Fun Ways to Teach Word Family/Rime April 17 2010

Here's a free template and lesson plan (below). The students will slide the egg halves to create words. Then, they will guess which object is inside the egg. When the egg is open they will find the surprise answer. This lesson plan can be differentiated depending upon the needs of the student. Students learn onset and rime/word family.

First, let's review a few definitions, which will help guide the purpose of our instruction.


Onset - An onset is the beginning consonant element in a syllable, before the vowel. (For example, the word ring
R is the onset and ing is the rime. (Ring, wing, king and bring all belong to the ing word family.)

Rime or Word Family- There are 37 most commonly used rimes/word families.  When students learn the 37 word families they are equiped to write and spell more than 500 word combinations (Wylie and Durrell, 1970). A rime or word family is the vowel and any following consonants within a syllable. They are groups of words that have a common feature or pattern. They share the same combinations of letters and a similar sound.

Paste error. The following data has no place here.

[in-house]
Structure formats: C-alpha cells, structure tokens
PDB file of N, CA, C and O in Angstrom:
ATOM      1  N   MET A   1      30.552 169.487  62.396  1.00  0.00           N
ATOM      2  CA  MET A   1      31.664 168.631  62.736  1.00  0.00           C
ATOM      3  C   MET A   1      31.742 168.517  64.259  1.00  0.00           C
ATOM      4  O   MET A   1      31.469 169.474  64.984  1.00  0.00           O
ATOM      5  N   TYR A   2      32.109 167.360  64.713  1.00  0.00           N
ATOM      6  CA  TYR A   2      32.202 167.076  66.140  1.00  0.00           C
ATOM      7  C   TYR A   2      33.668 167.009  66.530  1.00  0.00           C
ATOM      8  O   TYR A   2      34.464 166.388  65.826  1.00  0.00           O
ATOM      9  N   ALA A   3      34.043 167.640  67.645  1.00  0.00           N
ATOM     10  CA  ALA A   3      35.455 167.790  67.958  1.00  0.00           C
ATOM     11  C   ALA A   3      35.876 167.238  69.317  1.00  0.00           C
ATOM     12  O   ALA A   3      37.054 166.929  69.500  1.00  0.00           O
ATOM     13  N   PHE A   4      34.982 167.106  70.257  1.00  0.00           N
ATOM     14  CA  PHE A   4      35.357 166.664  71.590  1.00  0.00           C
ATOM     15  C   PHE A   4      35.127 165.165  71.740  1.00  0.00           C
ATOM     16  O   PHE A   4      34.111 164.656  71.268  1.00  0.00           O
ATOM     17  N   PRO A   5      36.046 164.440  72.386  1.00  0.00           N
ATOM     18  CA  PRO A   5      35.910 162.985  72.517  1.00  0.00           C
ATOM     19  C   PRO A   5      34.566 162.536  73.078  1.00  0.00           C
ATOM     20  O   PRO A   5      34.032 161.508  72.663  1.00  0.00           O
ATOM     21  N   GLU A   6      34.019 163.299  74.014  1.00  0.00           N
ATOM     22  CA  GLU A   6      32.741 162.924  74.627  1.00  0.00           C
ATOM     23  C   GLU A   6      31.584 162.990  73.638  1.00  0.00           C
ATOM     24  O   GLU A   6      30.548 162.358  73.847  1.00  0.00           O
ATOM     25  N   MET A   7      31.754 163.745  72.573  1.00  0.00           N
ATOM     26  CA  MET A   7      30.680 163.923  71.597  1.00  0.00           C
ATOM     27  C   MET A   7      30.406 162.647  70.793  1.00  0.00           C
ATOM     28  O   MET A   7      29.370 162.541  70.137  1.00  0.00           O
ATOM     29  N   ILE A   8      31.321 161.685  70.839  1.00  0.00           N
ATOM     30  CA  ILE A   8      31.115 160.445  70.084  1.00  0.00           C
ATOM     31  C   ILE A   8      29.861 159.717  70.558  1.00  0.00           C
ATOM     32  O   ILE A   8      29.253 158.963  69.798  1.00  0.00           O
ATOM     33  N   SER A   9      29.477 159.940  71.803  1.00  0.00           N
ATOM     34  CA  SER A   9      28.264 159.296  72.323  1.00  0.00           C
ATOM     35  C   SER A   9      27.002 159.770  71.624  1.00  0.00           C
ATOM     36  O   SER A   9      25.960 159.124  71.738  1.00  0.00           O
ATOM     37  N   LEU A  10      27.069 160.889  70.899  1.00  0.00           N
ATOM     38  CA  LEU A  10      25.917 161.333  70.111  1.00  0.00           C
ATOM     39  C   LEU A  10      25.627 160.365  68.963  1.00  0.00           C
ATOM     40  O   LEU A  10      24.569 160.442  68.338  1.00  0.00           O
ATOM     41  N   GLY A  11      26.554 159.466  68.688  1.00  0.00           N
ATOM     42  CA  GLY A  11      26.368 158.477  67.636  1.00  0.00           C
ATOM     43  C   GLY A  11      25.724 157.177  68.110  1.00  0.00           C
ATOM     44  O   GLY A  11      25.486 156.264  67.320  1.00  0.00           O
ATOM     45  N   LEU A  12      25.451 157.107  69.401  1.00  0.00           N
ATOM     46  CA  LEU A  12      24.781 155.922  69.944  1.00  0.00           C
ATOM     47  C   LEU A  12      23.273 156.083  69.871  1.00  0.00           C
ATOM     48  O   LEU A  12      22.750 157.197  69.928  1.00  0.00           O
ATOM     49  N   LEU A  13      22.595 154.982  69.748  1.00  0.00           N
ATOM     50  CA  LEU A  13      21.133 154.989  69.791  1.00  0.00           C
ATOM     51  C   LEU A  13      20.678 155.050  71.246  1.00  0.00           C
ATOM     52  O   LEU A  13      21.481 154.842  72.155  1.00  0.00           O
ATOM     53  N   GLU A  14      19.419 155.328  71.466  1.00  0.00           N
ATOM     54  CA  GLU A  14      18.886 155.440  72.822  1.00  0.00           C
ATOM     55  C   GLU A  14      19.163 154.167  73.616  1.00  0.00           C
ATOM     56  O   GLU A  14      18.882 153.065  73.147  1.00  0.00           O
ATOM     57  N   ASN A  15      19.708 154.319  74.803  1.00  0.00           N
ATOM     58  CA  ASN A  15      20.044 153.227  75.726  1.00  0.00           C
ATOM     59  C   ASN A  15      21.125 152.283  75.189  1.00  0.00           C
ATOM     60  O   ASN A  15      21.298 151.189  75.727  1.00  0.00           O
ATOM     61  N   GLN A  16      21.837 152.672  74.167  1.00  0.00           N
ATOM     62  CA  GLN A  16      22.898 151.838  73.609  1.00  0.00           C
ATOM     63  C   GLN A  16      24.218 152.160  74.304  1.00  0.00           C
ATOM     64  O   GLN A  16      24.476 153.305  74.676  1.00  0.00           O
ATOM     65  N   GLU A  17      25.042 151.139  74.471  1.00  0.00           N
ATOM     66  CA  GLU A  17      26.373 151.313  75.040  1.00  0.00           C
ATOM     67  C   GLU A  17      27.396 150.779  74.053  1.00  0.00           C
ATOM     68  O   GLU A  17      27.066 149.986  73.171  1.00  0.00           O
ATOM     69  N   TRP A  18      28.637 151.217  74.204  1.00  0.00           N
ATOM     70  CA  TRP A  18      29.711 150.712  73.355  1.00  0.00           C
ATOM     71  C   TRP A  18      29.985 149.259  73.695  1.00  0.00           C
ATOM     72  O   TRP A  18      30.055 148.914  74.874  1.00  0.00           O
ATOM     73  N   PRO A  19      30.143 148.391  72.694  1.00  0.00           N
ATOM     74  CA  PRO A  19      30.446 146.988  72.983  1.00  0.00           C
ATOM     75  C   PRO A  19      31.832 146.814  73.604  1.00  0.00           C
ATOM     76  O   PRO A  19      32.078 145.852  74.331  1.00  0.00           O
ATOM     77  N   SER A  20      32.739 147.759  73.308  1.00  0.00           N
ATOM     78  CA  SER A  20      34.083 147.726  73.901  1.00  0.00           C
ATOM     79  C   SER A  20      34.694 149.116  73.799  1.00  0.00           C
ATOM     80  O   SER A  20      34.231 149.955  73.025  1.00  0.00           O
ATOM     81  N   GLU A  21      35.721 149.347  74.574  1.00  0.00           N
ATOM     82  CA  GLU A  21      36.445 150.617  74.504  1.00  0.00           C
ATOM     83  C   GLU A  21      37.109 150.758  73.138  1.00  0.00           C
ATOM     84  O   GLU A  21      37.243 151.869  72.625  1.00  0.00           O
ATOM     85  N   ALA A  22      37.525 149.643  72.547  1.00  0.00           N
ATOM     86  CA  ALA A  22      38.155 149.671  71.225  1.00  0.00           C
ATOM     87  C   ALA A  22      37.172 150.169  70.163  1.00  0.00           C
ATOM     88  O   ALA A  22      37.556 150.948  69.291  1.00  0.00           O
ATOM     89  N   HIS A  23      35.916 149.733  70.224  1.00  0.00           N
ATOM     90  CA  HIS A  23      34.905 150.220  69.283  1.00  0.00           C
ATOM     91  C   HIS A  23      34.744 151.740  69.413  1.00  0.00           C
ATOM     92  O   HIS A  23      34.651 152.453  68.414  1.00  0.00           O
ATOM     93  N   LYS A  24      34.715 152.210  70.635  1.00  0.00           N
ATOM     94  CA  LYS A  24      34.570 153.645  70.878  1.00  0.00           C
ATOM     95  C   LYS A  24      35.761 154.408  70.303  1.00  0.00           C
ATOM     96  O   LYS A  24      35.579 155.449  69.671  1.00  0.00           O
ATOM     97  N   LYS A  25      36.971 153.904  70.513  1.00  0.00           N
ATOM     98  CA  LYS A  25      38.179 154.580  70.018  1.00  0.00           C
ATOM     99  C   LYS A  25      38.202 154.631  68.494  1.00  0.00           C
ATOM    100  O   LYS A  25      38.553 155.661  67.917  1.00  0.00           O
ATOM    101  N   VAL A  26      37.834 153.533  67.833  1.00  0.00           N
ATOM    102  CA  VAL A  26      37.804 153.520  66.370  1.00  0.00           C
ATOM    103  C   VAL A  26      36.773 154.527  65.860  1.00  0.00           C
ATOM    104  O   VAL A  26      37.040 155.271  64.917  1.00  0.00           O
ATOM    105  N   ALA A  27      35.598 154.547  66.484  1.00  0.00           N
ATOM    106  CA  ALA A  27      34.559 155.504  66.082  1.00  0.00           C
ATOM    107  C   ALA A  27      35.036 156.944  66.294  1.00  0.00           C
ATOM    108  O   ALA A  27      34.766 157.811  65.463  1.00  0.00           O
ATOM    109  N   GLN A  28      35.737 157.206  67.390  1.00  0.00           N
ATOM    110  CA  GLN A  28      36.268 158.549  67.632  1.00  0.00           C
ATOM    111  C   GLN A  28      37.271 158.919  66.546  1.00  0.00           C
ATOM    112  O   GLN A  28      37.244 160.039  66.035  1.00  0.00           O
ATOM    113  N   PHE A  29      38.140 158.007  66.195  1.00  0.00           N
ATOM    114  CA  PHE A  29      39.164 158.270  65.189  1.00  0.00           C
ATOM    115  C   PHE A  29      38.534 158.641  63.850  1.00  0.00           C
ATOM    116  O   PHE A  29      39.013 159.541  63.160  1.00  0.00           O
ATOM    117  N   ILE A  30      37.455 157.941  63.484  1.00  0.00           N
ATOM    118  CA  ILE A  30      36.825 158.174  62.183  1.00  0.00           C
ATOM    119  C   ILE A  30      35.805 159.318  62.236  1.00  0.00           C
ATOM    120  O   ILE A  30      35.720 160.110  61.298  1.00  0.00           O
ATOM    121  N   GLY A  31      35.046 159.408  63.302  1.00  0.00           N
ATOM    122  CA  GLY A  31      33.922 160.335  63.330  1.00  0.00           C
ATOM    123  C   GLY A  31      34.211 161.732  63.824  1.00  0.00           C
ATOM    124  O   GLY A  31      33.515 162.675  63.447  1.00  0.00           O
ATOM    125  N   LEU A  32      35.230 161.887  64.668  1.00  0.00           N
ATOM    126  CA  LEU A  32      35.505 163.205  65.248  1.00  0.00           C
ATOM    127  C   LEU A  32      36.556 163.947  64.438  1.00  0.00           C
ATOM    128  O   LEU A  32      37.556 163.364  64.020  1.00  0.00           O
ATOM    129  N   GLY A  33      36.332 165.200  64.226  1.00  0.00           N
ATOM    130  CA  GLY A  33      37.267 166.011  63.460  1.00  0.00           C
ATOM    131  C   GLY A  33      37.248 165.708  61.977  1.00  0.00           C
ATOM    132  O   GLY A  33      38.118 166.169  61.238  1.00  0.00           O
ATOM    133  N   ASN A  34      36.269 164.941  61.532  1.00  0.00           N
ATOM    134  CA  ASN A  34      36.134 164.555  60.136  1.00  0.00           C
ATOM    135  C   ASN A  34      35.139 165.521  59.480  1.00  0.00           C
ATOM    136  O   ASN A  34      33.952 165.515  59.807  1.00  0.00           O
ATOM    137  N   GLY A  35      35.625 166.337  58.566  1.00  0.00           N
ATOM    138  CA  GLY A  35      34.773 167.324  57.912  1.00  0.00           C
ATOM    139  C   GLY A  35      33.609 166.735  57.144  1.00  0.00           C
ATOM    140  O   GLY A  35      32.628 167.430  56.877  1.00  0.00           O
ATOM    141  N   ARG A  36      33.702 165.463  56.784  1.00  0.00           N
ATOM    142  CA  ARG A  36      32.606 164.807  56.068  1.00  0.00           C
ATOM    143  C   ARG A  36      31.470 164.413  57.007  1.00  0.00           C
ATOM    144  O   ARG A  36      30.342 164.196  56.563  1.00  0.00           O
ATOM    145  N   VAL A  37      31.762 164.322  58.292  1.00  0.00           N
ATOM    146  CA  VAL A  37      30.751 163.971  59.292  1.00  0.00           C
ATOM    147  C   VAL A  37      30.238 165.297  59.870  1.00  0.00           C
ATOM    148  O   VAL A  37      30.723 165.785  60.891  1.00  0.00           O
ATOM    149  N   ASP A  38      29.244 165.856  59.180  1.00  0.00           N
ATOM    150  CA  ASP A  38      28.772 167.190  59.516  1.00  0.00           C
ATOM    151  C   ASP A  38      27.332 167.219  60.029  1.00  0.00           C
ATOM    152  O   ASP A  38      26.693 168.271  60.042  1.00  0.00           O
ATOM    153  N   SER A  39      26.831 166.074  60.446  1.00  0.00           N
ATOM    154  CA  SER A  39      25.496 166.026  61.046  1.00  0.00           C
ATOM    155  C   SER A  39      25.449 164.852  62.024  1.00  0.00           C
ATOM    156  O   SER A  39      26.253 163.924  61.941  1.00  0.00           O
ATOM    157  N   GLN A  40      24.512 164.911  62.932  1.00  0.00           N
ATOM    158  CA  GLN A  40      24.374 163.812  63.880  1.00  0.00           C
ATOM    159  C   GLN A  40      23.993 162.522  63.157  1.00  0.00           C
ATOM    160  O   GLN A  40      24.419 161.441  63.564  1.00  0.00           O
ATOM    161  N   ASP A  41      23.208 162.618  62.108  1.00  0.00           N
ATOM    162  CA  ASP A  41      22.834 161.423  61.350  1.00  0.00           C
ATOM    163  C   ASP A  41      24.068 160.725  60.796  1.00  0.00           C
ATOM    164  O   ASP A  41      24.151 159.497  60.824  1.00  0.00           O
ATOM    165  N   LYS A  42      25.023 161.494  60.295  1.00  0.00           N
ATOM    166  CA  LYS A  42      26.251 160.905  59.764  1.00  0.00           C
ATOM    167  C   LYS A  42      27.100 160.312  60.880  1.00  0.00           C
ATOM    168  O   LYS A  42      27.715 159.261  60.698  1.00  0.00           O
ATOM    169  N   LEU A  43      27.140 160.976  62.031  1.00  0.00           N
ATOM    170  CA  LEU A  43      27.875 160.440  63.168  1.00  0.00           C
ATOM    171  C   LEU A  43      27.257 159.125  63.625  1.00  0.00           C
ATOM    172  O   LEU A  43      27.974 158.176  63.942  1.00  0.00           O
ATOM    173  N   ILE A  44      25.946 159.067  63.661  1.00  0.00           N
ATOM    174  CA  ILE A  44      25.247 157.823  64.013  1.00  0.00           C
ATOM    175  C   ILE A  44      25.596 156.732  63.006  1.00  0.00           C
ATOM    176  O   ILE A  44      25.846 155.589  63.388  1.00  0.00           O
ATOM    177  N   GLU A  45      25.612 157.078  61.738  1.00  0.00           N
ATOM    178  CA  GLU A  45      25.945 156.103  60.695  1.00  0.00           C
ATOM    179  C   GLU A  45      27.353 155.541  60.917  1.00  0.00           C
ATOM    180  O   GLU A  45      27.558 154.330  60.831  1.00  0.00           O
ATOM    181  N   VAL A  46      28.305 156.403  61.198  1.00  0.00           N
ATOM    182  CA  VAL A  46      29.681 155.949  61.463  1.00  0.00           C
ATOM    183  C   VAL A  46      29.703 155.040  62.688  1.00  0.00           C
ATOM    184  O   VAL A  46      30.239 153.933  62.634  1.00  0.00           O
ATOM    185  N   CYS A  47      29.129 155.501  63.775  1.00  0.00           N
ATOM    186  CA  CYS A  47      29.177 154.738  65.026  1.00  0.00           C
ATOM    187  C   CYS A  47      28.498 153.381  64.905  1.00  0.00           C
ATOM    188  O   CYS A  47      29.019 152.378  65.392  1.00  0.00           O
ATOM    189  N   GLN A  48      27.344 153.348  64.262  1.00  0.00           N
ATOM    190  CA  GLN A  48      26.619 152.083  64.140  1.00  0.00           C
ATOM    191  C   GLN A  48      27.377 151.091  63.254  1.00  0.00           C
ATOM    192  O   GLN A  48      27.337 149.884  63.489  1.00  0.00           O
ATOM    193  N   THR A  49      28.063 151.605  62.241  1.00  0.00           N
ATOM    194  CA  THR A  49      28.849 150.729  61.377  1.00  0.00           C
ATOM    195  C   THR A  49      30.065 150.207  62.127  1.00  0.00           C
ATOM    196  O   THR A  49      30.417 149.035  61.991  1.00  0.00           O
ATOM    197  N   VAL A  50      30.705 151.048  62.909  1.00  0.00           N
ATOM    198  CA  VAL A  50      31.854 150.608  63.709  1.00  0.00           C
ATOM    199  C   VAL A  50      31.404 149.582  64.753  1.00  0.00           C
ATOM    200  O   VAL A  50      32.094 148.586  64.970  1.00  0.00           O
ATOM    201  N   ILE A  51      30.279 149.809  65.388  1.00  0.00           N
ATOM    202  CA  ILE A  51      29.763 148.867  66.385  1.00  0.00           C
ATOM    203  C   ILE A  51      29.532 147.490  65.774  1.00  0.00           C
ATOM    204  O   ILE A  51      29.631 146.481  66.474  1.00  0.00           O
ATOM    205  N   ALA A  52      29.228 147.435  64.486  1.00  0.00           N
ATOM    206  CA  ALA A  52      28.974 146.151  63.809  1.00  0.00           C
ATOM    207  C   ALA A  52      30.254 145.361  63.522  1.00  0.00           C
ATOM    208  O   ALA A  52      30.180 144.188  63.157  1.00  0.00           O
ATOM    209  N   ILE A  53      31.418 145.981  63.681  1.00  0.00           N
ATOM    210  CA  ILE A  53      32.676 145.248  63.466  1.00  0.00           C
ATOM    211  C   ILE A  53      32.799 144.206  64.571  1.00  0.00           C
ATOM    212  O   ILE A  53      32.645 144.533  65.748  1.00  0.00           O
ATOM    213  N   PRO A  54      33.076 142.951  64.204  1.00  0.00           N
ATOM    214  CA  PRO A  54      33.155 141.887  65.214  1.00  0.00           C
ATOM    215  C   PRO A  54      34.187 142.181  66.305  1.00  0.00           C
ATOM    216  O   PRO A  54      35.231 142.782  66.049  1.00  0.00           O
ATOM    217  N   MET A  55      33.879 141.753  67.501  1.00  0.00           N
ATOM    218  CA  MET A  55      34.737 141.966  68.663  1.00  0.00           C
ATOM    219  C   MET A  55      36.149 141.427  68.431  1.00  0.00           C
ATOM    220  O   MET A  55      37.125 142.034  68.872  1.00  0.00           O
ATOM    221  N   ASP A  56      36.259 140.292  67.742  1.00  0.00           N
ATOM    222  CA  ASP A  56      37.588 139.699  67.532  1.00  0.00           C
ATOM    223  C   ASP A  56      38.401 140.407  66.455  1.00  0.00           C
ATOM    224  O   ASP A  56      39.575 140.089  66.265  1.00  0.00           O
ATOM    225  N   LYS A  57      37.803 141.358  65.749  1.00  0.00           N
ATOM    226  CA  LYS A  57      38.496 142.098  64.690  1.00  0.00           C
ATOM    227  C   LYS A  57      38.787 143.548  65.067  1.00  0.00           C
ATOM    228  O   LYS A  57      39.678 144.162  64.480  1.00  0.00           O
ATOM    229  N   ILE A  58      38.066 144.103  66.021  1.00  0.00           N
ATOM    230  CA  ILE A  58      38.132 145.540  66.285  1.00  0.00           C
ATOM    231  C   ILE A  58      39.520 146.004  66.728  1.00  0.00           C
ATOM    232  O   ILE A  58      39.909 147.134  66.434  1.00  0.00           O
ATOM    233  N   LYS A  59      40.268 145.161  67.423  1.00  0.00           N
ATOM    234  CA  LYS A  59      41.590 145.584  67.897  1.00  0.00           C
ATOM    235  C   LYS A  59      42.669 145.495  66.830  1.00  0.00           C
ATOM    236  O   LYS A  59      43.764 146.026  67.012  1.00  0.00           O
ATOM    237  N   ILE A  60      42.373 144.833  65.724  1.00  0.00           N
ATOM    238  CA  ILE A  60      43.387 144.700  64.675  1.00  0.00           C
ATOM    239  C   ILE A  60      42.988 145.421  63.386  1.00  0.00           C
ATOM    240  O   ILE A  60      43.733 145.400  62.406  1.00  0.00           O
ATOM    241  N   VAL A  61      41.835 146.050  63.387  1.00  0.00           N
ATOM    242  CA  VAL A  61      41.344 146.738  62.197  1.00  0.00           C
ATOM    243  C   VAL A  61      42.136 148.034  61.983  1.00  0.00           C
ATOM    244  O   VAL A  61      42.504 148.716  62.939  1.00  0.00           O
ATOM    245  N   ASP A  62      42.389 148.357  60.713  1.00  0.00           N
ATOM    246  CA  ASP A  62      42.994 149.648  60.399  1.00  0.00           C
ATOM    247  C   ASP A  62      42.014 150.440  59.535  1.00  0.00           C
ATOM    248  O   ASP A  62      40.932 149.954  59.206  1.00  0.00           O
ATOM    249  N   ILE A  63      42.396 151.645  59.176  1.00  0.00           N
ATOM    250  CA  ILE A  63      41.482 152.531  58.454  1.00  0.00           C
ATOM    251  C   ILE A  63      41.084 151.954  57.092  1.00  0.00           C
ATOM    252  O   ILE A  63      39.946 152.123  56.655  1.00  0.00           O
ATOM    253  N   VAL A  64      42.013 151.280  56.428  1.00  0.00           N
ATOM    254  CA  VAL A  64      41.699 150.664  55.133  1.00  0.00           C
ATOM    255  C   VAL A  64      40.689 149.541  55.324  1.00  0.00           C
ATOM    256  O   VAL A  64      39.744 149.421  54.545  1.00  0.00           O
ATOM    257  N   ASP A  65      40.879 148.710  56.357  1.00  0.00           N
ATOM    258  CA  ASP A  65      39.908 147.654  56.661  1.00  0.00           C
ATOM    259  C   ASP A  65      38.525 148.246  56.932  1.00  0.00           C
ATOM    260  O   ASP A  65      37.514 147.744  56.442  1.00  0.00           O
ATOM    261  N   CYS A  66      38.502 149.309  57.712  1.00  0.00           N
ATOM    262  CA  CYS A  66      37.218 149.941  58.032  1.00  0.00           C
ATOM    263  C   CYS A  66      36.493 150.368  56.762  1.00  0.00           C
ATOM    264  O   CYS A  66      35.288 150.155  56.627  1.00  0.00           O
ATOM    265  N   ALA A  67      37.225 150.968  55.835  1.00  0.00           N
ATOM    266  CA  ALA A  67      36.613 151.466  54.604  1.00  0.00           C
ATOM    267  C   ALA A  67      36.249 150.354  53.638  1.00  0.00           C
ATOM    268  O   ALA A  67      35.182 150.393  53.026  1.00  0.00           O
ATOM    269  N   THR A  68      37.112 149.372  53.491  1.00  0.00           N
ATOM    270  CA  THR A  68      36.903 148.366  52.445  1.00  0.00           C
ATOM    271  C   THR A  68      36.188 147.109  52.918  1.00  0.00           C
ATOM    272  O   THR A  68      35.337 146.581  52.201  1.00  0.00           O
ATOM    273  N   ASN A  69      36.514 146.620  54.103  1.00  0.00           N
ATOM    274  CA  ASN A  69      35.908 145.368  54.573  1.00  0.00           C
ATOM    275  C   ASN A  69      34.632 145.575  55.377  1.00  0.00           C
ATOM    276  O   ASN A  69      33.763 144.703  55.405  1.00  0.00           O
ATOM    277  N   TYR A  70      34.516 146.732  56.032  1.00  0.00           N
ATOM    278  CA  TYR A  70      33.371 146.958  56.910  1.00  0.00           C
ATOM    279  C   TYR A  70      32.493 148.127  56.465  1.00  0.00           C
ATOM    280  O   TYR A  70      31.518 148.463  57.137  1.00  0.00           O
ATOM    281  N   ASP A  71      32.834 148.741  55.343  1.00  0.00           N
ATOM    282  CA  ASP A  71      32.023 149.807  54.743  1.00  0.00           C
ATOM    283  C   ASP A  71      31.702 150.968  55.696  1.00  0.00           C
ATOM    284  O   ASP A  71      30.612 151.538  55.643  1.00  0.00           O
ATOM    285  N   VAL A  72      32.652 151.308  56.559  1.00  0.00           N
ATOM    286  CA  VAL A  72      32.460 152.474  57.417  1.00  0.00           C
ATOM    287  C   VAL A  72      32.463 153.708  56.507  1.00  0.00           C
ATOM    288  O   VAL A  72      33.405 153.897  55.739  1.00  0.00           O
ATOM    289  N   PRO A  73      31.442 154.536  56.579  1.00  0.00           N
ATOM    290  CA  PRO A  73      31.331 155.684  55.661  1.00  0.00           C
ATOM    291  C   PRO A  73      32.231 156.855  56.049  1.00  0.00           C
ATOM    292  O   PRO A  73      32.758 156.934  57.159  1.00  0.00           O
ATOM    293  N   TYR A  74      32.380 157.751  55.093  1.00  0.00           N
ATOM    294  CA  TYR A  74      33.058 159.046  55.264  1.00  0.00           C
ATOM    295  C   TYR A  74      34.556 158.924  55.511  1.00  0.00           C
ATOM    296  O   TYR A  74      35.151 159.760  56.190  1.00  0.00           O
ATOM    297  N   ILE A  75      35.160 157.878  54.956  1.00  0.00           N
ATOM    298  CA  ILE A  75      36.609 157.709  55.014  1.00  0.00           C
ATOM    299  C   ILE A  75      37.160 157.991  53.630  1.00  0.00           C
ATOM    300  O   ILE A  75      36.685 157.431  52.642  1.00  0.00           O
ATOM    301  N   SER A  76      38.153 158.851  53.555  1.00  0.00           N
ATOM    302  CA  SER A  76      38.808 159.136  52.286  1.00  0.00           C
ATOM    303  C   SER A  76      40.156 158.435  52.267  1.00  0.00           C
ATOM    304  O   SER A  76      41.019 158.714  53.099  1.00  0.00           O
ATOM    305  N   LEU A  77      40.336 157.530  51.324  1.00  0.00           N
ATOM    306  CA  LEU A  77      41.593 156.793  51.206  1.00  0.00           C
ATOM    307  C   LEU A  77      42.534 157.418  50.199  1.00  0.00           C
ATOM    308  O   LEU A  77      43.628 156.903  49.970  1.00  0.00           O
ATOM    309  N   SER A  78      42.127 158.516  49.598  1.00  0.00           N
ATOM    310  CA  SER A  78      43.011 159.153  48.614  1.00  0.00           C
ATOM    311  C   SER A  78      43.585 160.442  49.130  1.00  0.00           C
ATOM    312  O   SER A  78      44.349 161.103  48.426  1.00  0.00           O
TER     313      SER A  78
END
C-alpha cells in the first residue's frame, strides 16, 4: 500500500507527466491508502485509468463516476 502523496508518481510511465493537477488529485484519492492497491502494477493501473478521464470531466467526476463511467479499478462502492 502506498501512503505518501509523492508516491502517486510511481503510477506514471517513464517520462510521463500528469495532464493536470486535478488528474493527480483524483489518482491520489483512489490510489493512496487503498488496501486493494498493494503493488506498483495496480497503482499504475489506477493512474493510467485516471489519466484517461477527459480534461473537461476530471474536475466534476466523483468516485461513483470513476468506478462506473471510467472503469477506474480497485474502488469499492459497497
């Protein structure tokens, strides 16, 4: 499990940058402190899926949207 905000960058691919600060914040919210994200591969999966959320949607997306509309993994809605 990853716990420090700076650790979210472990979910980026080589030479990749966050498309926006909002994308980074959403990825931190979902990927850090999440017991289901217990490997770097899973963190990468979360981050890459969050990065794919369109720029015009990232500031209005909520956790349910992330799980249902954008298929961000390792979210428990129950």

The 37 most common word families in English are: ack, ain, ake, ale, all, ame, an, ank, ap, ash, at, ate, aw ay, eat, ell, est, ice, ick, ide, ight, ill, in, ine, ing, ink, ip, it, ock, oke, op, ore, ot, uck ,ug, ump, unk (Wylie and Durrell).

Chunk - A chunk is a unit of letters commonly grouped in words. Chunks are found at the beginning, middle or end of words. For example, the an chunk is in the words another, and, sand, man, handy, and chants. Teaching students how to recognize common chunks can help them figure out new words when reading and writing.